Better Than a Do-Over

Click to read part one of My First International Trip with GCC.

It seems to be a universal truth that most people like “do-overs.” How many of us have wanted a do-over when it comes to that mindless decision, that failed test...or that egregious sin? As a spouse, parent, and pastor, there have been countless times I wish I could have rewound that word, that whole conversation, or that entire course of action.

Perhaps nowhere is the impulse for a do-over more poignantly illustrated than in the game of golf. Inevitably, I will shank my very first drive off the tee into the drink (i.e., a magnetic body of water perfectly placed on the edge of the fairway for golf hackers like me). I will instinctively cry, “Do-over!” otherwise known as a mulligan.

What I find equally interesting is how American football has institutionalized the art of the do-over or what may be called a “mutual mulligan." In football parlance, it’s called off-setting penalties.

Whenever a foul is committed by both teams on the same play, that down is replayed. It’s essentially a redo. A do-over. And it’s all rather grand and magisterial. The referee turns toward the sidelines, looks squarely into the camera, and authoritatively declares as he raises his index finger, “Replay first down!” Voila! The football gods have spoken.

How many times have you wished God would grant you a do-over? Or how many times have you wanted to play the referee in your own life and scream, “Replay that parenting decision!” “Replay those high school years!” “Replay 2020!” “Replay my determination to travel to Africa in a pandemic!” (A purely hypothetical example, of course, as I wrote this from Rwanda.)

We can long for such do-overs in our personal lives, our own households, and we can long for such do-overs in our pastoring, our spiritual households.

And like a referee reviewing instant replay footage, it’s easy to find ourselves rewinding and replaying that call or personal decision in our minds. We analyze the play we made from sixteen different camera angles in ultra-slow motion—a luxury of perspective and time that we did not and could not have had when we made our real, game-time decision!

Granted, sometimes the review process can lead to clarity. Exposure of sin. Foolishness. Conviction. And godly grief that leads to repentance (2 Cor. 7:10). Amen! That’s a gift from God.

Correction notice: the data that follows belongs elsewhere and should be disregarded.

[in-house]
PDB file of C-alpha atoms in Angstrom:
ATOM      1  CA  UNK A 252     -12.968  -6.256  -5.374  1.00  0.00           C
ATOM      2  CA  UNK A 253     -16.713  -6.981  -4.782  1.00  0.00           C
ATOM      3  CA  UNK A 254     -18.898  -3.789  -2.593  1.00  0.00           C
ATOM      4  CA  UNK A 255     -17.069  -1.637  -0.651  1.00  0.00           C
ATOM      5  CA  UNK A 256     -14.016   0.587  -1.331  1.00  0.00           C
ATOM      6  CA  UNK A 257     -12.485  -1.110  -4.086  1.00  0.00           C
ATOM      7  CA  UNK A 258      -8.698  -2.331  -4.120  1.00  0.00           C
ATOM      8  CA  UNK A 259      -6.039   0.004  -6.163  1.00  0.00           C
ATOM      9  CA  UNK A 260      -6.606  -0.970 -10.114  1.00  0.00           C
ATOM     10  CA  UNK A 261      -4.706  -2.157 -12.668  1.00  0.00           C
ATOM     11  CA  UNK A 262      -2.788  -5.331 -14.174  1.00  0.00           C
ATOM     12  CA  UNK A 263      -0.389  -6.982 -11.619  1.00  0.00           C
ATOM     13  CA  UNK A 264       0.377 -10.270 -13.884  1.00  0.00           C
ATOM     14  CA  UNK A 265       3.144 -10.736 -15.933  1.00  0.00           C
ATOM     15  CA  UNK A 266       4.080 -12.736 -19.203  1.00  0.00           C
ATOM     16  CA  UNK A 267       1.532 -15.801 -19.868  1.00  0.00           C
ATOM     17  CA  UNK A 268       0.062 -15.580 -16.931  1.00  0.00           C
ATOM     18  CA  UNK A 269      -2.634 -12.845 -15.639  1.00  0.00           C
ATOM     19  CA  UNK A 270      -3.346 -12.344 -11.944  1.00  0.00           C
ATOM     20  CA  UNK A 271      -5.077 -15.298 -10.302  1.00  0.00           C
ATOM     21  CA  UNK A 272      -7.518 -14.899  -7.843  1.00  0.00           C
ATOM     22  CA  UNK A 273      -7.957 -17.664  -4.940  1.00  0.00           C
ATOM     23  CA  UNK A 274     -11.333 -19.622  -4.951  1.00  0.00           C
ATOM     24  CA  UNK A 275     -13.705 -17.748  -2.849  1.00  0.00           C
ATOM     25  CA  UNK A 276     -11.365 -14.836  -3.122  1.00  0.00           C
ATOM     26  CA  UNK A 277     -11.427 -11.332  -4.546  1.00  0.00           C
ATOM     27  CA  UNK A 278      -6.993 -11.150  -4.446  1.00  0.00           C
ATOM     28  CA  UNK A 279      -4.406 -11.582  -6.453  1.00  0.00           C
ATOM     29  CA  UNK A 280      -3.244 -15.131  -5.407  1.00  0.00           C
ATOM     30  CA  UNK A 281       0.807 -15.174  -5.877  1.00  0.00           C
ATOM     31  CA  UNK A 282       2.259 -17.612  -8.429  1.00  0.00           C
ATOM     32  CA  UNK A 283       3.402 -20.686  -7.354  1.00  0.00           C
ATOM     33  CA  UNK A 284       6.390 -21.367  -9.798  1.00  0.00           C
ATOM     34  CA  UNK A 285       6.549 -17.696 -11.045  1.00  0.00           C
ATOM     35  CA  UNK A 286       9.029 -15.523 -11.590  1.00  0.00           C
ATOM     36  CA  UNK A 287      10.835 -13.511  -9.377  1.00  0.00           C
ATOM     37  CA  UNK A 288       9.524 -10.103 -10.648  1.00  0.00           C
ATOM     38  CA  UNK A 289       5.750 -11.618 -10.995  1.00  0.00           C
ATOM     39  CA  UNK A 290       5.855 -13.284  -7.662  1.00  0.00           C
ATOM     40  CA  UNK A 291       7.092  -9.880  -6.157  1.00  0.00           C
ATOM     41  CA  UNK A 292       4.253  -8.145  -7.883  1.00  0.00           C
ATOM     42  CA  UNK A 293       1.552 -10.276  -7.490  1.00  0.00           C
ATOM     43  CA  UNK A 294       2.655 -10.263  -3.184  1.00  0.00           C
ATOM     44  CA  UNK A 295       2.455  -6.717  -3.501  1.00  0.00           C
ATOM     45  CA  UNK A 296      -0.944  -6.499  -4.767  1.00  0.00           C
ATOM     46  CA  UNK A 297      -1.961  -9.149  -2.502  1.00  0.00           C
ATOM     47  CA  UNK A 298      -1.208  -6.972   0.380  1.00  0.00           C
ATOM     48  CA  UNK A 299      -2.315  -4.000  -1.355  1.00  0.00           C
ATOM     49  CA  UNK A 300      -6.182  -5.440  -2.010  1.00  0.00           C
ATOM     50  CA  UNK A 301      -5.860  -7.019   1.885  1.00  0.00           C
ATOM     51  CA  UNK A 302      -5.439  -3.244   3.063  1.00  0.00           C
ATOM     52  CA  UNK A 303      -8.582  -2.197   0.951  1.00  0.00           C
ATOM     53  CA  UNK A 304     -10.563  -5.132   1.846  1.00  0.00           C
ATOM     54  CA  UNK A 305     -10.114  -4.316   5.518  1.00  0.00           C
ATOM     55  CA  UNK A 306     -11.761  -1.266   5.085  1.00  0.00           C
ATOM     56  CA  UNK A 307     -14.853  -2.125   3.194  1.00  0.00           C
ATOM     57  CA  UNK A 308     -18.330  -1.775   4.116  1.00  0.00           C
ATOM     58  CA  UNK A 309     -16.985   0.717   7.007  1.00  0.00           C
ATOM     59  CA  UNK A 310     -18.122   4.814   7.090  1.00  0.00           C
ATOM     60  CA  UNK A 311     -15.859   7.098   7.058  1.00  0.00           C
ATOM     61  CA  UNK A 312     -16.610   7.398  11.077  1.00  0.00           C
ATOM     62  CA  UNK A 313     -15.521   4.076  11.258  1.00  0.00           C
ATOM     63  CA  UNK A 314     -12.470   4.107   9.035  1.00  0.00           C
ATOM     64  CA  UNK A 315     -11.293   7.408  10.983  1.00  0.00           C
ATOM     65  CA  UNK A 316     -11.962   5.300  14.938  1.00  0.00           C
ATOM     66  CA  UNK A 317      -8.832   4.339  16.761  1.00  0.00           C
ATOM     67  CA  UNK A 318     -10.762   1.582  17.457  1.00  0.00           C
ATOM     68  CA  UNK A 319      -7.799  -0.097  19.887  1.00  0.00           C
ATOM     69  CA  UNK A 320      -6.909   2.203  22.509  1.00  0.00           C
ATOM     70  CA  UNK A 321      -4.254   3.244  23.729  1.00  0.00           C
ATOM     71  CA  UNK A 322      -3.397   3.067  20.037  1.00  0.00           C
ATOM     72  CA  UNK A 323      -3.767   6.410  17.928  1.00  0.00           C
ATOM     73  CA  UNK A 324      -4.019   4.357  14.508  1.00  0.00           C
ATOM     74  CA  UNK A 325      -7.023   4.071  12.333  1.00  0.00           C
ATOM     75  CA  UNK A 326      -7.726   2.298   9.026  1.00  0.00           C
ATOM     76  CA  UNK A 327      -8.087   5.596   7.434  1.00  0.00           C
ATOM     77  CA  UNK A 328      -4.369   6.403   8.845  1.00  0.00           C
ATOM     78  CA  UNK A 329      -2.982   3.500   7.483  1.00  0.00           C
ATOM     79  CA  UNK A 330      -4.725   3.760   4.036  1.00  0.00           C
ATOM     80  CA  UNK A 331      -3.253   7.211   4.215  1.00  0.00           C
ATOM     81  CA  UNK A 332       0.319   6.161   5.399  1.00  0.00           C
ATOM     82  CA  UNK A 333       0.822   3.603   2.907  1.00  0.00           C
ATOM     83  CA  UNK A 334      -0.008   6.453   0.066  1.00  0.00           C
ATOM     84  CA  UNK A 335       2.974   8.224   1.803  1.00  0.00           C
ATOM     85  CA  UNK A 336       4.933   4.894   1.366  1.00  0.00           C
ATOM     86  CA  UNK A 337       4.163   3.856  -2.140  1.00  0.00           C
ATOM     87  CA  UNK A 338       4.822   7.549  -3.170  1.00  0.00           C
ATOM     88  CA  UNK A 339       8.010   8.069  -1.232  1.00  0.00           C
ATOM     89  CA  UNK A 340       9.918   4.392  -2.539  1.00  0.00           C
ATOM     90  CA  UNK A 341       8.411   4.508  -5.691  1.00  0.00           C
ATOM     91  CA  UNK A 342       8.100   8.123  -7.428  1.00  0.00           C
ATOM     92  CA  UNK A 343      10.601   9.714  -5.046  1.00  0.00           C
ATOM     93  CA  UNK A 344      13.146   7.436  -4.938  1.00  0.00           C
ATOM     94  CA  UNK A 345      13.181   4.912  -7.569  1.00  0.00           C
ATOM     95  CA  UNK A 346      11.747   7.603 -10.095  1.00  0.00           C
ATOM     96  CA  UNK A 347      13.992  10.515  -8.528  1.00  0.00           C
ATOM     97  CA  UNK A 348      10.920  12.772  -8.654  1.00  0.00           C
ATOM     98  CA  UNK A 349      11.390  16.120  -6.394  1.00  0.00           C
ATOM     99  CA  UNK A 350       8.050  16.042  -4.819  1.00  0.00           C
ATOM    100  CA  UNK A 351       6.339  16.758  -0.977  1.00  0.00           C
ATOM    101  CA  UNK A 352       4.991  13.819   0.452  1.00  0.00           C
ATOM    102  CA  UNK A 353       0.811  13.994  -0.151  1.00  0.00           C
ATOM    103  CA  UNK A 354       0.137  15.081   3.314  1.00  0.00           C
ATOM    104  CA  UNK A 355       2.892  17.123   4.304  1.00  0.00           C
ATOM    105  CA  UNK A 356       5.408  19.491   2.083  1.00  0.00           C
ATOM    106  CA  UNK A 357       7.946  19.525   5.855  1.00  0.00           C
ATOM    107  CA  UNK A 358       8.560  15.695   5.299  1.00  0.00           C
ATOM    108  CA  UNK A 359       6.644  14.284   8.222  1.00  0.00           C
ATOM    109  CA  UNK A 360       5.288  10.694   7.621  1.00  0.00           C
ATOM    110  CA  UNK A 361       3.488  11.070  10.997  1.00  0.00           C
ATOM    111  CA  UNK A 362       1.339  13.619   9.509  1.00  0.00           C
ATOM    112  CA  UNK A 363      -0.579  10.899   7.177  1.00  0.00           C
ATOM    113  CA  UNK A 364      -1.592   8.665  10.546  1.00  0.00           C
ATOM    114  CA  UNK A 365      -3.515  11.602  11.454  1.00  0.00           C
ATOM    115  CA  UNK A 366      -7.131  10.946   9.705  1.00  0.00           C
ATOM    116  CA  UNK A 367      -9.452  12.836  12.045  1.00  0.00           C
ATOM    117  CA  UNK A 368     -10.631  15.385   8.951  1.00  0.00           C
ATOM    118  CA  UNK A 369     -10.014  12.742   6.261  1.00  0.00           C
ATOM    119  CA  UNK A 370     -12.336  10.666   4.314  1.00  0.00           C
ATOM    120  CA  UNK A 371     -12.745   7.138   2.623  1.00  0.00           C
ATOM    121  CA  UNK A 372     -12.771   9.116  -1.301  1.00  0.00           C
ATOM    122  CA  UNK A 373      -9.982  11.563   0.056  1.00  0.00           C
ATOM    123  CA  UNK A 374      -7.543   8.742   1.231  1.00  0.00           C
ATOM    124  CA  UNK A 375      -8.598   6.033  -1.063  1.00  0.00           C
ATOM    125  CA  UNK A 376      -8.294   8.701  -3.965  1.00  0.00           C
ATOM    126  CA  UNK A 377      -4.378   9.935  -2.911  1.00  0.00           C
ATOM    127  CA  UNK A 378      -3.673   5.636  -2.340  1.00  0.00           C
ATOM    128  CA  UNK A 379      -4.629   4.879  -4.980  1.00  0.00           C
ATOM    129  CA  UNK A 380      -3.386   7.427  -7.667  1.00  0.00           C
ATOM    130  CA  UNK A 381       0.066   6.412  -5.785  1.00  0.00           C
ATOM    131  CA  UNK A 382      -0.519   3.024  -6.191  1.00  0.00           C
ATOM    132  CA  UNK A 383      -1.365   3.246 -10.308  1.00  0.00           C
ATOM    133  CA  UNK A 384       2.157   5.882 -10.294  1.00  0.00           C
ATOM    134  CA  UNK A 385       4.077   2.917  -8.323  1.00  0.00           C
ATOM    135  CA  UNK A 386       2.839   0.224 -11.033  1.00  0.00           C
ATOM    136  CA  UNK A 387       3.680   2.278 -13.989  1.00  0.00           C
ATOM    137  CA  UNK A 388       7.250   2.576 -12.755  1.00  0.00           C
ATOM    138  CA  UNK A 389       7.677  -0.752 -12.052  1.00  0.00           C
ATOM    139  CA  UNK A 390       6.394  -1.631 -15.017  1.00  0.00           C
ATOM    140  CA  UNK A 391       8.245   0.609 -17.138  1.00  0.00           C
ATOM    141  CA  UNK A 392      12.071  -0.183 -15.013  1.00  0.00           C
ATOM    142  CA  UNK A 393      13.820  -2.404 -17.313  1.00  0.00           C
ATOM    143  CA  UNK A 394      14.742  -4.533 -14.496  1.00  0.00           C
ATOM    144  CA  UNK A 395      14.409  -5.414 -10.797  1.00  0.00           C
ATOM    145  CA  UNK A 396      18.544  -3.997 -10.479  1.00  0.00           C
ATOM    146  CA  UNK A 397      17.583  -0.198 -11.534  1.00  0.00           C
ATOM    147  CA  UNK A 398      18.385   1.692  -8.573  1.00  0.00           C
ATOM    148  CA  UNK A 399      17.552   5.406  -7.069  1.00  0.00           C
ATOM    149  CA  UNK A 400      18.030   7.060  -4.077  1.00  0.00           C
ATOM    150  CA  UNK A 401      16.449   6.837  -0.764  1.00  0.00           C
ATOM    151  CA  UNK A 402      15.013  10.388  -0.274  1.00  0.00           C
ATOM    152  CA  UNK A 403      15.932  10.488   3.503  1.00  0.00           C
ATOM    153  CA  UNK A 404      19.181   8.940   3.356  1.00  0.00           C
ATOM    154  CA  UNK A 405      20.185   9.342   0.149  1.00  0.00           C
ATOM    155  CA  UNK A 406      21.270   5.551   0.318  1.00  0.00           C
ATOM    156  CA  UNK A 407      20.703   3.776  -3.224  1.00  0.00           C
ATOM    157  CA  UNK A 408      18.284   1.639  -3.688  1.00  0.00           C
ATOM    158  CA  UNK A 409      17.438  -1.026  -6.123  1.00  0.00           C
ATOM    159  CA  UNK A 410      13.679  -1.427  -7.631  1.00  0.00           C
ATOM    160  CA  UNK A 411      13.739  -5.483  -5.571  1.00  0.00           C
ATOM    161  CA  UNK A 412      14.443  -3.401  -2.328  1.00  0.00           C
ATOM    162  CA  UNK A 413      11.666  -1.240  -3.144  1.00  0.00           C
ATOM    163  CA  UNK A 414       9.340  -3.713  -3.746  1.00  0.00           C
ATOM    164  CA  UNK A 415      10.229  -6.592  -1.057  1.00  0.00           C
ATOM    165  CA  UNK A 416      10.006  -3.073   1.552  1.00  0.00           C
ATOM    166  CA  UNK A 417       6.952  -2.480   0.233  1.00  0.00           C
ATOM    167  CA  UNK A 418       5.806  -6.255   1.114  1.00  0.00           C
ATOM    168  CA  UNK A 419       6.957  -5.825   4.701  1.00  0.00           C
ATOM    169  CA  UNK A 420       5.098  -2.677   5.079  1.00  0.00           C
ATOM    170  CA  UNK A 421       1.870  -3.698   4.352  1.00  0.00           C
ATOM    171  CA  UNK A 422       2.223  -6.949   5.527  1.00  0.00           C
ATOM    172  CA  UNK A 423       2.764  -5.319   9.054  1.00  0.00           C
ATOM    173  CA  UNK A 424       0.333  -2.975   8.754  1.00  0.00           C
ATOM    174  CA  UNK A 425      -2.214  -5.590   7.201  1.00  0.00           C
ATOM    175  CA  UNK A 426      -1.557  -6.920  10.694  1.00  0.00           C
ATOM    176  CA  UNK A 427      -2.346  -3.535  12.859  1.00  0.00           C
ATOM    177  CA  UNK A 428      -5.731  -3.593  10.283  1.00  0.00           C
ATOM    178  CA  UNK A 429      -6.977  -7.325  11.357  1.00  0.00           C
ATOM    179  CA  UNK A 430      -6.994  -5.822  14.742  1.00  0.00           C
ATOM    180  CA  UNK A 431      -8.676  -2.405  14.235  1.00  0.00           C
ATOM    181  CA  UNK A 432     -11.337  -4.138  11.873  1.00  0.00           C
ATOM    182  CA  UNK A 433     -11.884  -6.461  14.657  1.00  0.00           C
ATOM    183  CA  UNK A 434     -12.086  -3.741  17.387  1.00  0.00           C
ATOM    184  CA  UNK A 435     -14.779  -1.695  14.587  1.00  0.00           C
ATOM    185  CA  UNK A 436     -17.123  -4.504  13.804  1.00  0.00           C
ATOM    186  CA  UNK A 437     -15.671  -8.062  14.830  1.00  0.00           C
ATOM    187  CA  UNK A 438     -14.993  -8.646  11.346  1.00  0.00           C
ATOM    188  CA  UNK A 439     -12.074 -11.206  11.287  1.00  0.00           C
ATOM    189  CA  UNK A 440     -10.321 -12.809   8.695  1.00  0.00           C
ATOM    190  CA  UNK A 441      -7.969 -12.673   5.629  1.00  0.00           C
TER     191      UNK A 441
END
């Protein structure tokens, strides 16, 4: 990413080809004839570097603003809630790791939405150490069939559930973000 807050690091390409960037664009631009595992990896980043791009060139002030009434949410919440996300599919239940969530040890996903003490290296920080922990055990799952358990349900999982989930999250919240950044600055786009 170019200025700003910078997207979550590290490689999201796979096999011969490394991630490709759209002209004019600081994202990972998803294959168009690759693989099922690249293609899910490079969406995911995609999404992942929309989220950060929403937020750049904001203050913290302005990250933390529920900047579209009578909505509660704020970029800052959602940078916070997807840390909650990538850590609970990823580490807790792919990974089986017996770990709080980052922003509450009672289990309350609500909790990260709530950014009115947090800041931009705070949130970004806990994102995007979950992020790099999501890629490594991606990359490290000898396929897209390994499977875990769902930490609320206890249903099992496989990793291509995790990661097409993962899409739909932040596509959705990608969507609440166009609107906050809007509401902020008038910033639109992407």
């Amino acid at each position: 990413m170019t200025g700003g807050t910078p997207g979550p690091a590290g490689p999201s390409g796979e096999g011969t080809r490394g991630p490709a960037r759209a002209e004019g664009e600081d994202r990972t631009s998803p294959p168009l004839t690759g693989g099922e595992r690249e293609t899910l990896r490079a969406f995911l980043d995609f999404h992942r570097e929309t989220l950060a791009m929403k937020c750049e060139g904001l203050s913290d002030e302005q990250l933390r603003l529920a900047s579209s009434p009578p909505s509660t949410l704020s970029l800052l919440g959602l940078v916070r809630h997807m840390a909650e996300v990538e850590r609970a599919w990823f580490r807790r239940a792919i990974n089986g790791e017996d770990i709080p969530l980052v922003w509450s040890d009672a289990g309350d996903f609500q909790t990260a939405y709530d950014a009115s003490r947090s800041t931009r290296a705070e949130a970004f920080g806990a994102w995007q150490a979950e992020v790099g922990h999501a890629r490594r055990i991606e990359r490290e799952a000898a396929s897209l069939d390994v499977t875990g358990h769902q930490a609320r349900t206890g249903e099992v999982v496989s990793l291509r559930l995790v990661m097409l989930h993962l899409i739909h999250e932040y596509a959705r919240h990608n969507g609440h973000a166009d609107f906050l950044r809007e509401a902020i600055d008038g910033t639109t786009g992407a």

But an incessant desire to replay and redo can often lead to debilitating shame and regret. Fuzzy conviction at best and intractable regret at worst.

What if there was something better than a redo? I believe there is. It’s called redemption.

Instead of giving us a redo, God has his people redemption—plentiful redemption in Christ Jesus. And it’s powerful.

When I was a young teen, I spent the summer working on my uncle’s farm in Oregon. I didn’t know much of anything, but I knew this: an empty coke bottle was worth something! Embossed on the glass of each pop-bottle were these words, "Oregon Redemption Value 5 cents." Discarded bottles were my treasure, worth a free Mountain Dew—and on a good day of scavenging and redemption, a Hostess apple pie too).

I came to realize that every pop-bottle I found or used to slake my thirst had a history. The older bottles most likely had been recycled or reused. They had been redeemed, used to bring refreshment and satisfaction to multitudes of thirsty teenage boys and farm workers like me.

To say that Christ redeems us is to say he has purchased us from the wreckage and slavery of sin by his own blood (Col. 1:13; Eph. 1:7). Christ did it for his joy (Heb. 12:2). He did it to make us holy (Titus 2:14). And he did it to bless and save others as well, to slake their thirst and satisfy their hunger, the very good works for which he has redeemed us (Eph. 2:10; Titus 2:14). Nothing is wasted in God’s economy.

Think about this for a moment: Our redemption doesn’t erase our history. It doesn’t remove all the bonehead decisions we’ve made. Rather, redemption erases the record of sin’s debt by which we once stood condemned (Col. 2:14) but it does not erase all of sin’s earthly ramifications. We’re really on sacred and mysterious ground now!

Only God can recycle and reuse our mistakes, foolishness, weakness, and persistent sin in such a way to bring Him inestimable glory. Why? Because he owns us. And he chooses to employ all of our life activities and works for the purpose of his glory and grace.

Wow! Do you believe that? Do I believe that? God will not waste my sin and stupidity. Like, traveling around the world during a global pandemic and post-holiday COVID spike, all the while thinking I would return unscathed and on-time to my own family! (I’ve had plenty of time to press the rewind button and rewatch the game film on that decision.)

But I’m not asking God for a redo. I asked that he would redeem the time I spent in Rwanda under quarantine in ways that I could have never conceived of for the benefit of many, including my own family.

So where does this all lead? It leads us to the beloved territory and truth of Romans 8:28: "And we know that for those who love God all things work together for good, for those who are called according to his purpose."

For the redeemed, all things (despite the cries for a do-over or replay!) work together for good, for God’s ultimate saving purposes.

I don’t know how Romans 8:28 all works. I’m still not sure. But I’ve grasped the power of it. Rather than being embittered, I’ve been emboldened to think about such glorious truths. And my prayer is that it would lead you to worship our glorious Redeemer, who is Christ Jesus.

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